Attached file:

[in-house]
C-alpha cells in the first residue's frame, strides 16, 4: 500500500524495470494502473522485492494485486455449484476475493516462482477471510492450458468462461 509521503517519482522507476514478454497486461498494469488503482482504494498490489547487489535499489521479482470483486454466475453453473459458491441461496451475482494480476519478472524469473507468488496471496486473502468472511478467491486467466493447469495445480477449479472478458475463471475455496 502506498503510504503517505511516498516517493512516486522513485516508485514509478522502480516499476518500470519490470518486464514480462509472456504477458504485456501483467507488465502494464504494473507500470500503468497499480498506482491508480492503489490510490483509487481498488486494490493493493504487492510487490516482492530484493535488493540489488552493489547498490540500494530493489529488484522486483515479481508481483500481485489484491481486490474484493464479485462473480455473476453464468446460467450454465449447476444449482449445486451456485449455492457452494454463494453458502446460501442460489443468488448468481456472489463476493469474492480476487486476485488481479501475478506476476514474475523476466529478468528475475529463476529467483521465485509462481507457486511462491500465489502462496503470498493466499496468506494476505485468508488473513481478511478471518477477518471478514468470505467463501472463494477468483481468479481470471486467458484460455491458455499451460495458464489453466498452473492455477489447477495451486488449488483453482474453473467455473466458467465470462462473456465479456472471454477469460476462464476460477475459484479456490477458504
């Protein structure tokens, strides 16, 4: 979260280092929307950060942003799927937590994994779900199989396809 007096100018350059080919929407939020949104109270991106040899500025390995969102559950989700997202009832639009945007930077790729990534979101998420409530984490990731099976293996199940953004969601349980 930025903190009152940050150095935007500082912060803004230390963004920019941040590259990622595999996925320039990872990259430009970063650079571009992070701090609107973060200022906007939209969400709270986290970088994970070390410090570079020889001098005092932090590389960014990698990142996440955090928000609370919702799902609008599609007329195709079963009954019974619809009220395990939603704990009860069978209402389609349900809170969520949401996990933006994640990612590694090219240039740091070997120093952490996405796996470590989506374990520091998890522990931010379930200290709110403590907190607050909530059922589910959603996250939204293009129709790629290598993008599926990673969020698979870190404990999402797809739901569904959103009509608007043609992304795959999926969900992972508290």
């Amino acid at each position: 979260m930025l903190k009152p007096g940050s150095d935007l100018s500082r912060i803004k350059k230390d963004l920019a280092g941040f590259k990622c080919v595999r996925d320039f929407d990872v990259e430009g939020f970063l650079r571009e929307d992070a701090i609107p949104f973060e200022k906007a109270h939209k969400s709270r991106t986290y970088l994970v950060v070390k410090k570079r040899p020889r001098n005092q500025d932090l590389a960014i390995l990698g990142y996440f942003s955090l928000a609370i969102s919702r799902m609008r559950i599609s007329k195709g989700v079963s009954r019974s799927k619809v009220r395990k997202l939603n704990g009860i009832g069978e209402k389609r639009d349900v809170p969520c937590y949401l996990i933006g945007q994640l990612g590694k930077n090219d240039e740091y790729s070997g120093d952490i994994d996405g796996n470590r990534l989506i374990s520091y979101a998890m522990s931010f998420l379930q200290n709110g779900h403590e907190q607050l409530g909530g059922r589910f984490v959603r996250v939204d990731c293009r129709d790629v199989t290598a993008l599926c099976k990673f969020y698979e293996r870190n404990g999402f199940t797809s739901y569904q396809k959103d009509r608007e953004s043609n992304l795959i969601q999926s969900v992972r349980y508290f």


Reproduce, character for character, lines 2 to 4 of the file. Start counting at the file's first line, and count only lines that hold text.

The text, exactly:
C-alpha cells in the first residue's frame, strides 16, 4: 500500500524495470494502473522485492494485486455449484476475493516462482477471510492450458468462461 509521503517519482522507476514478454497486461498494469488503482482504494498490489547487489535499489521479482470483486454466475453453473459458491441461496451475482494480476519478472524469473507468488496471496486473502468472511478467491486467466493447469495445480477449479472478458475463471475455496 502506498503510504503517505511516498516517493512516486522513485516508485514509478522502480516499476518500470519490470518486464514480462509472456504477458504485456501483467507488465502494464504494473507500470500503468497499480498506482491508480492503489490510490483509487481498488486494490493493493504487492510487490516482492530484493535488493540489488552493489547498490540500494530493489529488484522486483515479481508481483500481485489484491481486490474484493464479485462473480455473476453464468446460467450454465449447476444449482449445486451456485449455492457452494454463494453458502446460501442460489443468488448468481456472489463476493469474492480476487486476485488481479501475478506476476514474475523476466529478468528475475529463476529467483521465485509462481507457486511462491500465489502462496503470498493466499496468506494476505485468508488473513481478511478471518477477518471478514468470505467463501472463494477468483481468479481470471486467458484460455491458455499451460495458464489453466498452473492455477489447477495451486488449488483453482474453473467455473466458467465470462462473456465479456472471454477469460476462464476460477475459484479456490477458504
């Protein structure tokens, strides 16, 4: 979260280092929307950060942003799927937590994994779900199989396809 007096100018350059080919929407939020949104109270991106040899500025390995969102559950989700997202009832639009945007930077790729990534979101998420409530984490990731099976293996199940953004969601349980 930025903190009152940050150095935007500082912060803004230390963004920019941040590259990622595999996925320039990872990259430009970063650079571009992070701090609107973060200022906007939209969400709270986290970088994970070390410090570079020889001098005092932090590389960014990698990142996440955090928000609370919702799902609008599609007329195709079963009954019974619809009220395990939603704990009860069978209402389609349900809170969520949401996990933006994640990612590694090219240039740091070997120093952490996405796996470590989506374990520091998890522990931010379930200290709110403590907190607050909530059922589910959603996250939204293009129709790629290598993008599926990673969020698979870190404990999402797809739901569904959103009509608007043609992304795959999926969900992972508290």
């Amino acid at each position: 979260m930025l903190k009152p007096g940050s150095d935007l100018s500082r912060i803004k350059k230390d963004l920019a280092g941040f590259k990622c080919v595999r996925d320039f929407d990872v990259e430009g939020f970063l650079r571009e929307d992070a701090i609107p949104f973060e200022k906007a109270h939209k969400s709270r991106t986290y970088l994970v950060v070390k410090k570079r040899p020889r001098n005092q500025d932090l590389a960014i390995l990698g990142y996440f942003s955090l928000a609370i969102s919702r799902m609008r559950i599609s007329k195709g989700v079963s009954r019974s799927k619809v009220r395990k997202l939603n704990g009860i009832g069978e209402k389609r639009d349900v809170p969520c937590y949401l996990i933006g945007q994640l990612g590694k930077n090219d240039e740091y790729s070997g120093d952490i994994d996405g796996n470590r990534l989506i374990s520091y979101a998890m522990s931010f998420l379930q200290n709110g779900h403590e907190q607050l409530g909530g059922r589910f984490v959603r996250v939204d990731c293009r129709d790629v199989t290598a993008l599926c099976k990673f969020y698979e293996r870190n404990g999402f199940t797809s739901y569904q396809k959103d009509r608007e953004s043609n992304l795959i969601q999926s969900v992972r349980y508290f």